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USA Today (International Edition)
Monday February 16th, 2004
Ever the Showman, Elton embraces Las Vegas Style
Red Piano Revue excites eyes as well as ears
Las Vegas- Nobody loses in Elton John's high-stakes gamble.
After selling 200 million albums, the 56-year-old icon has reached the age and stage when many superstars hit Las Vegas to cash in on nostalgia. Instead, John is bucking the odds with an ambitious and dicey revue.

Review
By Edna Gunderson
The Red Piano, named after his lacquered Yamaha grand, is too stately a title for his eye-popping, jaw-dropping spree ( out of four), which opened Friday night at the 4.100-seart Colosseum in Caesar's Palace.
Committing to 75 shows over three years, John is one of Celine Dion's vacation stand-ins at the $95 million venue built specifically for the Canadian diva. He's no second banana. John and photographer David LaChapelle have crafted a first-rate production that masterfully marries sound and vision.

The show takes full advantage of John's strength as a natural showman, skilled pianist and strong singer (though he no longer chases the high notes in tunes such as Tiny Dancer). Music dominates as he and his crack band barrel through 15 songs in 100 minutes, yet John nearly vanishes in the foreground while a visual smorgasbord unfolds on a monster LED screen.

LaChapelle, Red Piano's director and designer, bombards the senses with brilliant video montages and riveting short films. Instead of distracting attention from John's melodic rock and timeless pop balladry, the eye candy sharpens the focus on music by plugging into its themes and emotions. During Philadelphia freedom, psychedelic footage rolls amid images of rhythmic human movement, from body builders and showgirls to go-go dancers and drum majorettes. The alienation of Rocket Man is conveyed in a back stage docudrama with Justin Timberlake as a young Elton designed by groupies, reporters, photographers and hungers on, shot in slo-mo to drive home the sense of isolation and claustrophobia.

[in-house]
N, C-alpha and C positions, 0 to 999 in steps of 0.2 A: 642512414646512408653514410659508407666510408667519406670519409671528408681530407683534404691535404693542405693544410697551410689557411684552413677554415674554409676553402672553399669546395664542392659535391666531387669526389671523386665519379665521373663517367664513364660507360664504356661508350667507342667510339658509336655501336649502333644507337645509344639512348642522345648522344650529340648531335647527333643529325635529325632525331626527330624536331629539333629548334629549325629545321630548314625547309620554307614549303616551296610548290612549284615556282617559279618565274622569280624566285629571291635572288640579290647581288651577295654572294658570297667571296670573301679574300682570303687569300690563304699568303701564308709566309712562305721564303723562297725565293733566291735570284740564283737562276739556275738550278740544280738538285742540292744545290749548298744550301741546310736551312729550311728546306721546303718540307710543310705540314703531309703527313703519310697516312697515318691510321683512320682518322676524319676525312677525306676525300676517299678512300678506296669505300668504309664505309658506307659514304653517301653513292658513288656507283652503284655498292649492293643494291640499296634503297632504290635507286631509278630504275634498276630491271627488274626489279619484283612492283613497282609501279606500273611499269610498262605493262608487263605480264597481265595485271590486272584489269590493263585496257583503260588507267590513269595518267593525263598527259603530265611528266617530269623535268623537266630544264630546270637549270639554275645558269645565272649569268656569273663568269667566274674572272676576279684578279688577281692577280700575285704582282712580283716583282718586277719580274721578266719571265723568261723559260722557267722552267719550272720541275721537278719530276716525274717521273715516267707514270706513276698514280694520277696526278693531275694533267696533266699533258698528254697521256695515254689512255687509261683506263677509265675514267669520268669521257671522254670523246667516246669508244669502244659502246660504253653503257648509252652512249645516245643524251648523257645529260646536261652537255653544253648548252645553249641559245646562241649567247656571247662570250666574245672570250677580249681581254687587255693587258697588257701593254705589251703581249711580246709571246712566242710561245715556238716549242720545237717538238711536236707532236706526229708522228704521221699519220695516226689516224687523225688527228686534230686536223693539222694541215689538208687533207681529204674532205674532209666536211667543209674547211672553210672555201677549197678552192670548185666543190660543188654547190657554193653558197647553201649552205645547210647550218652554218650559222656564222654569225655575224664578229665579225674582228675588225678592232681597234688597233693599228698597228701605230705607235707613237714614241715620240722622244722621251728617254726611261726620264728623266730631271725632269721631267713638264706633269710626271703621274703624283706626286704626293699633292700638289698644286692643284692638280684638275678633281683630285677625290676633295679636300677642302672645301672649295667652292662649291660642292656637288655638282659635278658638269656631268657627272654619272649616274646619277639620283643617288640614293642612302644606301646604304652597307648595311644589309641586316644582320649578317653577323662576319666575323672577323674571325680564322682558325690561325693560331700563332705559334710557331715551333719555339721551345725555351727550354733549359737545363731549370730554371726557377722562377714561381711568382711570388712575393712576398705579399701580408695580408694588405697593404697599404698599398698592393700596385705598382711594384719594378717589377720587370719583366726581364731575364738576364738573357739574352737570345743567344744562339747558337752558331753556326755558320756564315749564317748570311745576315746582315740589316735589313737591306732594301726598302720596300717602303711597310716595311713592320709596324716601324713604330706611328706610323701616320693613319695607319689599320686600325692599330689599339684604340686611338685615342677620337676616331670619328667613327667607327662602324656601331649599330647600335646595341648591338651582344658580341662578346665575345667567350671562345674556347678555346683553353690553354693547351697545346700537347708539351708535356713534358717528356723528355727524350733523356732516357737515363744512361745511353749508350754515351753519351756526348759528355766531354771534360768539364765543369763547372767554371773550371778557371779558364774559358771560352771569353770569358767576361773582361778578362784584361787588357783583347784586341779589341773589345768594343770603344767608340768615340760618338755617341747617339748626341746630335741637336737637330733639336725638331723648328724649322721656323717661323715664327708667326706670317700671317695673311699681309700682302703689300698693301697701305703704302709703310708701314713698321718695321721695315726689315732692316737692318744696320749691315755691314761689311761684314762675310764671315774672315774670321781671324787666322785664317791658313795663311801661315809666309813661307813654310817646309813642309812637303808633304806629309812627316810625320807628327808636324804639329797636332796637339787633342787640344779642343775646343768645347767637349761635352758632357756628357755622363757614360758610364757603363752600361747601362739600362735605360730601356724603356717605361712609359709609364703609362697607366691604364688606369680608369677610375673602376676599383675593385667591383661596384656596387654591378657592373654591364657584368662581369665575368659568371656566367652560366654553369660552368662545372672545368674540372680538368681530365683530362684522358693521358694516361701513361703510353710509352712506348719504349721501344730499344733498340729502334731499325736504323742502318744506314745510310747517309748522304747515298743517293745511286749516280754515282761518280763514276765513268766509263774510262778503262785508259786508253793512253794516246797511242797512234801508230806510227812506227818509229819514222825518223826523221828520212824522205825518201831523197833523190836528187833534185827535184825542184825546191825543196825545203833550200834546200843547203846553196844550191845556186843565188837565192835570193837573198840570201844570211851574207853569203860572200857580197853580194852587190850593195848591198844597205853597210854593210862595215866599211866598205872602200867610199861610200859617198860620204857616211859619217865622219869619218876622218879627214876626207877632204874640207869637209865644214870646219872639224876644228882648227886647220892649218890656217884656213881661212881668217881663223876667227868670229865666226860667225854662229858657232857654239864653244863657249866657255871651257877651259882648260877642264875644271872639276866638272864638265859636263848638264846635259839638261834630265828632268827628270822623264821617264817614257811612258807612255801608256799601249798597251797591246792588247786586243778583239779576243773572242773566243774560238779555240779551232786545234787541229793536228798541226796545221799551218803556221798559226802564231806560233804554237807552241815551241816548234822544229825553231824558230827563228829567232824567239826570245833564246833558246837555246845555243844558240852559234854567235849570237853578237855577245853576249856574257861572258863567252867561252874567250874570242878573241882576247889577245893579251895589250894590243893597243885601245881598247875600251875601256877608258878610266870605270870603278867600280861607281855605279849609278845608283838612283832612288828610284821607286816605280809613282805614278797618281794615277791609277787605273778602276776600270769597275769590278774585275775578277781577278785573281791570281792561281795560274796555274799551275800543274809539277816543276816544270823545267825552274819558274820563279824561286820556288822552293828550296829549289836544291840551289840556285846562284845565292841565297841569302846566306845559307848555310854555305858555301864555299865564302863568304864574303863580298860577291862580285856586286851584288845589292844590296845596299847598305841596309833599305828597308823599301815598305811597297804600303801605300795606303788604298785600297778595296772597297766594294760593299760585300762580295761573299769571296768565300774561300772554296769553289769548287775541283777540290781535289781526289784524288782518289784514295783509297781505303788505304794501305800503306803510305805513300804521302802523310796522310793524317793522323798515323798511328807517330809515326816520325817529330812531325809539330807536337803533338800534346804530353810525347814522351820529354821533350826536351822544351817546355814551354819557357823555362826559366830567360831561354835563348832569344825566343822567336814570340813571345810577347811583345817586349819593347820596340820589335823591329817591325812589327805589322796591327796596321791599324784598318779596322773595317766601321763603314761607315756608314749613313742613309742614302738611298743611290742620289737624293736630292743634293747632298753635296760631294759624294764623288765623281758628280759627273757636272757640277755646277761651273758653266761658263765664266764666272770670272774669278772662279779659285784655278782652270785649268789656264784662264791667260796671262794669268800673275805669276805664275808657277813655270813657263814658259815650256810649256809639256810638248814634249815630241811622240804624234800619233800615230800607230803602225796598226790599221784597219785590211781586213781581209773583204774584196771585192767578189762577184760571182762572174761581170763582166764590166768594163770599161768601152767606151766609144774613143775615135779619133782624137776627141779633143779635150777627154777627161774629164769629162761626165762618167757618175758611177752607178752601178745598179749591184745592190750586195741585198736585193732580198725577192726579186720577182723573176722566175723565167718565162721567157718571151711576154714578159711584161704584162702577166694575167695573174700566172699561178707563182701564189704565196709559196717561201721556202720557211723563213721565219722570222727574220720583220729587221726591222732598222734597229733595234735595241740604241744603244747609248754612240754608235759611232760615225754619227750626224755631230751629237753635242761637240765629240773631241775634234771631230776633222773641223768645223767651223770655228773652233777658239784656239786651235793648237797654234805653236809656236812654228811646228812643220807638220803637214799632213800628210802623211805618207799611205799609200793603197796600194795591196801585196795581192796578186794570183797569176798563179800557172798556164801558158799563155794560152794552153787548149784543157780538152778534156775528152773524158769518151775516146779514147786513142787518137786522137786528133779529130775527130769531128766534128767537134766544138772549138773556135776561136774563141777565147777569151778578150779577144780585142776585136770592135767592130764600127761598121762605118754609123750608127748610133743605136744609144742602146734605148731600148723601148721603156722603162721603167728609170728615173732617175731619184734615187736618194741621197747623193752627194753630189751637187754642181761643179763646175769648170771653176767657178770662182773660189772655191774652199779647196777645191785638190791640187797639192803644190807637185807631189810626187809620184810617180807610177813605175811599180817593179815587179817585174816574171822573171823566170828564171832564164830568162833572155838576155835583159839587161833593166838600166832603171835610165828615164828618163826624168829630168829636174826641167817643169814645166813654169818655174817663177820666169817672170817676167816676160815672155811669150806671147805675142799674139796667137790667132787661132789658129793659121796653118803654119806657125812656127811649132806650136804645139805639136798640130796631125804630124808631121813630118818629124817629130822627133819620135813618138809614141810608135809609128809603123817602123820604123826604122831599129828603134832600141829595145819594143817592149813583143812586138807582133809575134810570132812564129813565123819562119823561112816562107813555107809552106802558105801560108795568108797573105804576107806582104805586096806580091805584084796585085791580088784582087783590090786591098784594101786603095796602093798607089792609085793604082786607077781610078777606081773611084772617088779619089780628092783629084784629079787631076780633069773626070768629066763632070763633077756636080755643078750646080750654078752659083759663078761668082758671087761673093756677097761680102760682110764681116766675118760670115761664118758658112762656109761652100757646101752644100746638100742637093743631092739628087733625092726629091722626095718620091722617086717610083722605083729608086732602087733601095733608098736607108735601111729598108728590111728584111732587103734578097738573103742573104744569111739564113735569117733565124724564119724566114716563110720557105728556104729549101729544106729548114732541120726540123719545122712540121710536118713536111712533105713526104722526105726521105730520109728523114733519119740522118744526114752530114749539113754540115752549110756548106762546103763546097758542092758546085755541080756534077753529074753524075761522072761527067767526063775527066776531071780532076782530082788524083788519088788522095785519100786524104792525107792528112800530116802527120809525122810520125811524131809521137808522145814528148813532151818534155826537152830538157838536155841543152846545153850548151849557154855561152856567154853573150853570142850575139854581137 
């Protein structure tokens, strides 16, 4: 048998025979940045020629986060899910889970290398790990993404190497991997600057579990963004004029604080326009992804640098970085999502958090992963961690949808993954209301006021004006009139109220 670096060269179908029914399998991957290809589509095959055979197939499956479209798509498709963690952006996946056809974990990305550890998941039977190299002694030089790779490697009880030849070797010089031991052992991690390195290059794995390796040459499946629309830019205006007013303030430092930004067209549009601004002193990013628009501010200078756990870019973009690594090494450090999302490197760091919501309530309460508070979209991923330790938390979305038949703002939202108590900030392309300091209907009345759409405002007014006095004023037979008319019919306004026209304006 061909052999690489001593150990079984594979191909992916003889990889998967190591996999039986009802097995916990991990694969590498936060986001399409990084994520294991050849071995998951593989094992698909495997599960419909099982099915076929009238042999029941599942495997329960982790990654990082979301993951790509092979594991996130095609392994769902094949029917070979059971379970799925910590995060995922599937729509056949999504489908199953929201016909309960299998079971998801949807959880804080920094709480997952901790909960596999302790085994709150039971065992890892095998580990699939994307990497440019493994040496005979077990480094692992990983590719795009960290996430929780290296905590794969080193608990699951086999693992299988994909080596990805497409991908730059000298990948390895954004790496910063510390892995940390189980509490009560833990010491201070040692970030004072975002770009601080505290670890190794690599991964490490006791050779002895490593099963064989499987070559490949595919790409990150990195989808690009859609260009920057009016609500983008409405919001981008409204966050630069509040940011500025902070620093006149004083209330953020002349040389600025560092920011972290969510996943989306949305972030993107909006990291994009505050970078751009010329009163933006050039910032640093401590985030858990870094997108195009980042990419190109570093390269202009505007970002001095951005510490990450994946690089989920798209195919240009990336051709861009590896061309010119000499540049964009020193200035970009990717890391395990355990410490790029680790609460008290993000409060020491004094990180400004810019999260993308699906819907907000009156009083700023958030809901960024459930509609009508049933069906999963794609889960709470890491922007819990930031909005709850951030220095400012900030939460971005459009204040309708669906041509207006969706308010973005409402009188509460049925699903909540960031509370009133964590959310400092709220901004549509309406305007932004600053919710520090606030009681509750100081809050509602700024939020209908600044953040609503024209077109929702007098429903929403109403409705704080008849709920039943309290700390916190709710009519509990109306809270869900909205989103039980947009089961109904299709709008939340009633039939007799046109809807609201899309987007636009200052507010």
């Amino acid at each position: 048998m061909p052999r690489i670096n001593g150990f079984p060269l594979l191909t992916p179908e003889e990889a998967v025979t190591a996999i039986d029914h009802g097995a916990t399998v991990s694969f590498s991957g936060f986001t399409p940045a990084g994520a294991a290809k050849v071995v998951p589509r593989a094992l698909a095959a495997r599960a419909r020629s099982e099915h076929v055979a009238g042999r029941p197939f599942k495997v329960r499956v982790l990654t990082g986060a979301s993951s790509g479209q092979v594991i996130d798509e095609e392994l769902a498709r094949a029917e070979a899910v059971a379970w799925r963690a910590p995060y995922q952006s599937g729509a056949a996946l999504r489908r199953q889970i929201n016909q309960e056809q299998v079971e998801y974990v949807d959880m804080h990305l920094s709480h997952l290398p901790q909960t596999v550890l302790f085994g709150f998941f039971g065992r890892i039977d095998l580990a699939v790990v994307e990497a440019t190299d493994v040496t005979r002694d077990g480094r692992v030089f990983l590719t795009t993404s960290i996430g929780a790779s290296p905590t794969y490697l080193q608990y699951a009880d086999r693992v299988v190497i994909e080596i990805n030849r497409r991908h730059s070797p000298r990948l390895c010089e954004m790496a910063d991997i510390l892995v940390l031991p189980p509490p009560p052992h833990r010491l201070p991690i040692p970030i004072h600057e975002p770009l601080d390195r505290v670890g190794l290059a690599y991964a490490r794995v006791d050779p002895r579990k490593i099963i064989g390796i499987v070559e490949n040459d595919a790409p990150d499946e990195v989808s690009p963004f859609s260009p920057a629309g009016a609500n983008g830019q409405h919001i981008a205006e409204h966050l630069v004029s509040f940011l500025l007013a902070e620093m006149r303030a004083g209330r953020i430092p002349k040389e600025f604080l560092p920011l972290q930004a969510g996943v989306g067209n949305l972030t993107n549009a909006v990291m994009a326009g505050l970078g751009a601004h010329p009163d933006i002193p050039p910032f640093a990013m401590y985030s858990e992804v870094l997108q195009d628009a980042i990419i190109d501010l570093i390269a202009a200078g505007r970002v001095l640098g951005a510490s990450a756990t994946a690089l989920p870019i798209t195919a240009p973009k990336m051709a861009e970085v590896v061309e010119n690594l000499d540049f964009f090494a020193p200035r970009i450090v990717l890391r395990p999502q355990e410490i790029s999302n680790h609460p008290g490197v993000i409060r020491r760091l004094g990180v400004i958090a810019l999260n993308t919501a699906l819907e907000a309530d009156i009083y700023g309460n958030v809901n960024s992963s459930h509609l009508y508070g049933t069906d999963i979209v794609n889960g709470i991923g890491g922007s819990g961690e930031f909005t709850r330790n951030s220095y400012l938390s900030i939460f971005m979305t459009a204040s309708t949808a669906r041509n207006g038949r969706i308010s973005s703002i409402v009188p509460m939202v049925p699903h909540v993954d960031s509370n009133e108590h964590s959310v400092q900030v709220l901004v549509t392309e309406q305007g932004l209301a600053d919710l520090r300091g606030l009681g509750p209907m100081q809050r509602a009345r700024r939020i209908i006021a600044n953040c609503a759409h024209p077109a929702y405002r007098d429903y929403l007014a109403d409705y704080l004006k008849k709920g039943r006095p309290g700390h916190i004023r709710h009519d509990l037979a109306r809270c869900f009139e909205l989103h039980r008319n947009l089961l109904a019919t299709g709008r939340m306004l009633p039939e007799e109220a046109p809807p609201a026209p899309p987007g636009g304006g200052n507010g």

Daniel provides one of the evening's most moving segments in a disturbing story line of a beautiful boy aging into a wounded solider. And Candle in the Wind is restored to its original form as a love letter to Marilyn Monroe, portrayed by a dead ringer as playful, vulnerable and despairing. The show, which will be seen no where else, draws inspiration from the decadent glitz of Sin City, seen distressed and undressed in a stage strewn with giant neon fixtures and puerile but whimsical inflatable of big breasts, garter-clad legs, lips, a hot dog, ice cream cone and cherries. Gloriously tacky Vegas wedding chapels, Elvis impersonators and gambles decorate Pinball Wizard. And in the most buzzed-about number, The bitch is Back finds Pamela Anderson all too convincing as a pole dancing stripper in pasties and rhinestones. The choreography is less salacious but more captivating in Don't let the Sun Go Down on Me and the raucous Saturday Night's Alright for Fighting.

Chunks of The Red Piano could as garish and hallow as the Vegas Strip if not for the warmth and sturdiness of John's music. When the glitter settles, Sir Elton is still standing as one of pop's indestructible talents.